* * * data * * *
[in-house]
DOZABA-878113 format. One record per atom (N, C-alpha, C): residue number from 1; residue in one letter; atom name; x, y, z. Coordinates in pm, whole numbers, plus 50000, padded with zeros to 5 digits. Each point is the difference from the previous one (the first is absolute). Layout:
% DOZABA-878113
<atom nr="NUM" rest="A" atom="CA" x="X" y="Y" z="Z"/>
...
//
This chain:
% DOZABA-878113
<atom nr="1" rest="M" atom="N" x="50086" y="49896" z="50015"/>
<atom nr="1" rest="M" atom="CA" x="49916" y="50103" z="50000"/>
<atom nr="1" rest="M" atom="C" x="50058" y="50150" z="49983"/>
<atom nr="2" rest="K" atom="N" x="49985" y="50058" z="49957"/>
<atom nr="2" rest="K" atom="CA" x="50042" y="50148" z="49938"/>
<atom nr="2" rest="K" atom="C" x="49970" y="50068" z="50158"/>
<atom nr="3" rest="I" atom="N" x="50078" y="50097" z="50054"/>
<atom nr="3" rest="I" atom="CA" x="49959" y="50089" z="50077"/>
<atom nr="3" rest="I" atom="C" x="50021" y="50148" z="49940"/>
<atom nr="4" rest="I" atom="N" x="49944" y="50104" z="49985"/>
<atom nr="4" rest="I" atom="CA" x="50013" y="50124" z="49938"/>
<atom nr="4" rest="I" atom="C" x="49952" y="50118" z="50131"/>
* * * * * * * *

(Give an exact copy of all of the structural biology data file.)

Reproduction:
[in-house]
DOZABA-878113 format. One record per atom (N, C-alpha, C): residue number from 1; residue in one letter; atom name; x, y, z. Coordinates in pm, whole numbers, plus 50000, padded with zeros to 5 digits. Each point is the difference from the previous one (the first is absolute). Layout:
% DOZABA-878113
<atom nr="NUM" rest="A" atom="CA" x="X" y="Y" z="Z"/>
...
//
This chain:
% DOZABA-878113
<atom nr="1" rest="M" atom="N" x="50086" y="49896" z="50015"/>
<atom nr="1" rest="M" atom="CA" x="49916" y="50103" z="50000"/>
<atom nr="1" rest="M" atom="C" x="50058" y="50150" z="49983"/>
<atom nr="2" rest="K" atom="N" x="49985" y="50058" z="49957"/>
<atom nr="2" rest="K" atom="CA" x="50042" y="50148" z="49938"/>
<atom nr="2" rest="K" atom="C" x="49970" y="50068" z="50158"/>
<atom nr="3" rest="I" atom="N" x="50078" y="50097" z="50054"/>
<atom nr="3" rest="I" atom="CA" x="49959" y="50089" z="50077"/>
<atom nr="3" rest="I" atom="C" x="50021" y="50148" z="49940"/>
<atom nr="4" rest="I" atom="N" x="49944" y="50104" z="49985"/>
<atom nr="4" rest="I" atom="CA" x="50013" y="50124" z="49938"/>
<atom nr="4" rest="I" atom="C" x="49952" y="50118" z="50131"/>